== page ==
Here in Sicily DOP quality oil sells direct for 4 euros a litre from the frantoio - the 50/50 you pay the picker also includes pruning and harrowing the land  twice a year - in short you don't have to do anything except enjoy your oil.   We have a high resa on olives down here and its 1 litre of oil per 10 kg usually.   The extra virgin oil in supermarkets only needs (if I remember rightly) less than 10% extra virgin oil to make it 'extra virgin'.  The other 90% can be any old rubbish.  There is no comparison between the delicious peppery bright green oil from home produced oil and the insipid yellow of bought oils - I rekcon if most of the Tescos customers knew what a good oil was like they would refuse outright to buy what is offered in UK supermarkets.

Previous comment edited as I was having a dumb moment..We were fortunate enough to get 1.5 litres per 10kg this year. Previous years has been as low as 0.9 litres and the highest 1.65, so not bad all in all. Totally agree with all the comments about having your own oil.There is no comparison with the cheap end oil that one can buy in the supermarket for €4 or €5. It's just a shame that we have so little this year. One of our frantoio's big customer's is said to be 60% down on last year.Most people around here have picked early as olive fly has been a big problem this year.

Just returned from the press to ask if they will consider the paltry amount we have yet to pick this year. They said yes so amounts must be very down on last years as we expected. They sell their own oil (its on the road out of Servigliano towards, Amandola on the left) which seems to work out at 9euros a litre. Last year it was priced at 6euros.A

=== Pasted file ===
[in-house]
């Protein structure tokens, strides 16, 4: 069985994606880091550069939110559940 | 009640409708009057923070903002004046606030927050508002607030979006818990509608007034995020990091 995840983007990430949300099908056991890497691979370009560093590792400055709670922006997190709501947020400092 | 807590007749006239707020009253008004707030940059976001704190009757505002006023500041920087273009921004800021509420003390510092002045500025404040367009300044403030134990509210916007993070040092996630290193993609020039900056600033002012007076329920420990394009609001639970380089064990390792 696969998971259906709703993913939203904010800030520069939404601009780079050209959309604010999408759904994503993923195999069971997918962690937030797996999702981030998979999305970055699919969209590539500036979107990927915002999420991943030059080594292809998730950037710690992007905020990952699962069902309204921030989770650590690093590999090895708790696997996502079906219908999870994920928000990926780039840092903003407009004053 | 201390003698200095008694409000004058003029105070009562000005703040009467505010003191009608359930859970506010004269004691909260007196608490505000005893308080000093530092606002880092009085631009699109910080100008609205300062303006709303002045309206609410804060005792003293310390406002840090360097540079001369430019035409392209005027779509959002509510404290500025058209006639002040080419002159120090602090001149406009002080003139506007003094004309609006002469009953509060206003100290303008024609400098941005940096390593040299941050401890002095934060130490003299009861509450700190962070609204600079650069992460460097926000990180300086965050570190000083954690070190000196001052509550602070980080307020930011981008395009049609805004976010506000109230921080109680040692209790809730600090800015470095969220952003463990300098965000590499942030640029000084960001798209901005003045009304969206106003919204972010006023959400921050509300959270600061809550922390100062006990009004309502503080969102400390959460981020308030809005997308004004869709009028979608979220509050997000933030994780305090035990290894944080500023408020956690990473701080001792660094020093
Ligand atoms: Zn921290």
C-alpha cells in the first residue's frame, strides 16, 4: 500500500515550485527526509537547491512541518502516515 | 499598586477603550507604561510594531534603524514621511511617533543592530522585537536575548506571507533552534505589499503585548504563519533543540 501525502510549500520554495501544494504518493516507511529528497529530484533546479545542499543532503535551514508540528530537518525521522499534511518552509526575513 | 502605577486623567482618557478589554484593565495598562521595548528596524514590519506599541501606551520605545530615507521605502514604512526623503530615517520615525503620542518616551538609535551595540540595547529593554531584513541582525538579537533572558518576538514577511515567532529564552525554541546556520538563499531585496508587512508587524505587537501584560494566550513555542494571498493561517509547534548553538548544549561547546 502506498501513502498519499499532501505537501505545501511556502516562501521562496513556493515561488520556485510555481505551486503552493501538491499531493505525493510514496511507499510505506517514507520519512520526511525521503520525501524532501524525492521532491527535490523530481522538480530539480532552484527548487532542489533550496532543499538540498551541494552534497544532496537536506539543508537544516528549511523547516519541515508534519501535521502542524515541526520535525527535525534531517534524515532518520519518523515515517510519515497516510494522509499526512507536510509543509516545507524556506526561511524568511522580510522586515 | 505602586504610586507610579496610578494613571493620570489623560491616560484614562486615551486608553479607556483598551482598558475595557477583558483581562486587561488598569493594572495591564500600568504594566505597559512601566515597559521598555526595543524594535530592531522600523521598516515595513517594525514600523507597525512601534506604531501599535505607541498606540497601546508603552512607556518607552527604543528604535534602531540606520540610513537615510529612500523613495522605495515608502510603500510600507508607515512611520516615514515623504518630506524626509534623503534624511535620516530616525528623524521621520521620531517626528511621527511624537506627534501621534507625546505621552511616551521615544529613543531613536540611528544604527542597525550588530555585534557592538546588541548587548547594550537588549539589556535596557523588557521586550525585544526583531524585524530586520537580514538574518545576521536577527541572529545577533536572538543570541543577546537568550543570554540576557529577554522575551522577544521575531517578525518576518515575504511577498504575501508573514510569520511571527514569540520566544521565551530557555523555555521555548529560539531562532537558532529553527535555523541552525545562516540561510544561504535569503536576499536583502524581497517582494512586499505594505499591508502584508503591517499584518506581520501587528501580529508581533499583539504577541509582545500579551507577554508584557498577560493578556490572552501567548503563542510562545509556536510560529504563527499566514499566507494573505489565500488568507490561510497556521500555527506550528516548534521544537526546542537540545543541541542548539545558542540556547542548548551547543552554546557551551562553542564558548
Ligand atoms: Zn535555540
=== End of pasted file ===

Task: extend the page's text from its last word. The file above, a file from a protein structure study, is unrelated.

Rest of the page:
Ok... so we have 220 trees in Tuscany - most really quite old and some have formed new trees around an old stump. They are pruned each year by Italian Farmers so we get a really good yeild. We have just come back from Tuscany where we carried out the first press of the season. We took 570 kilos of olives that we took from 18 trees. When we came to collect the oil produced we had 103 litres.I hope that gives you some idea of the quantities involved from old trees that are looked after by Italians who know what they are doing!!

Thank you very interesting, apart from us( and a few others) all the trees are looked after by Italians in Marche, and the yield is bad this year, after the glut of last year, but I am pleased to hear you in Tuscana are doing better than us.And admit that we try but dont always get it right, but rely on our neighbors for advice, their trees are having very bad yields as well, so doubt here it is our inability  to be Italian.A

 must be catching this non italian/italian thing...  many olive producers here have seen very low yields mainly due to freak weather storms when the flowers were setting... we  seem to have been lucky...juts started our first day have about 250 kgs of olives.. off twenty or so trees..  its something i try to avoid doing...counting what we have picked and how many to go.... thankfully for me anyway and my back nowhere near the 200 plus mark... just enough for us and family... i doubt nationality comes into any farm production at all...its skill and luck...because all outside crops are at the whim of the weather...  also olives being cyclic in basically a two year pattern give one good year and one not so good in general... although this has been a pretty disastrous second year after last years exceptional crop... however am happy for you in Tuscany.. and long may it continue... i also agree that knowledge and some practices of old help...but really see no correlation between being Italian or any other nationality to what you have achieved...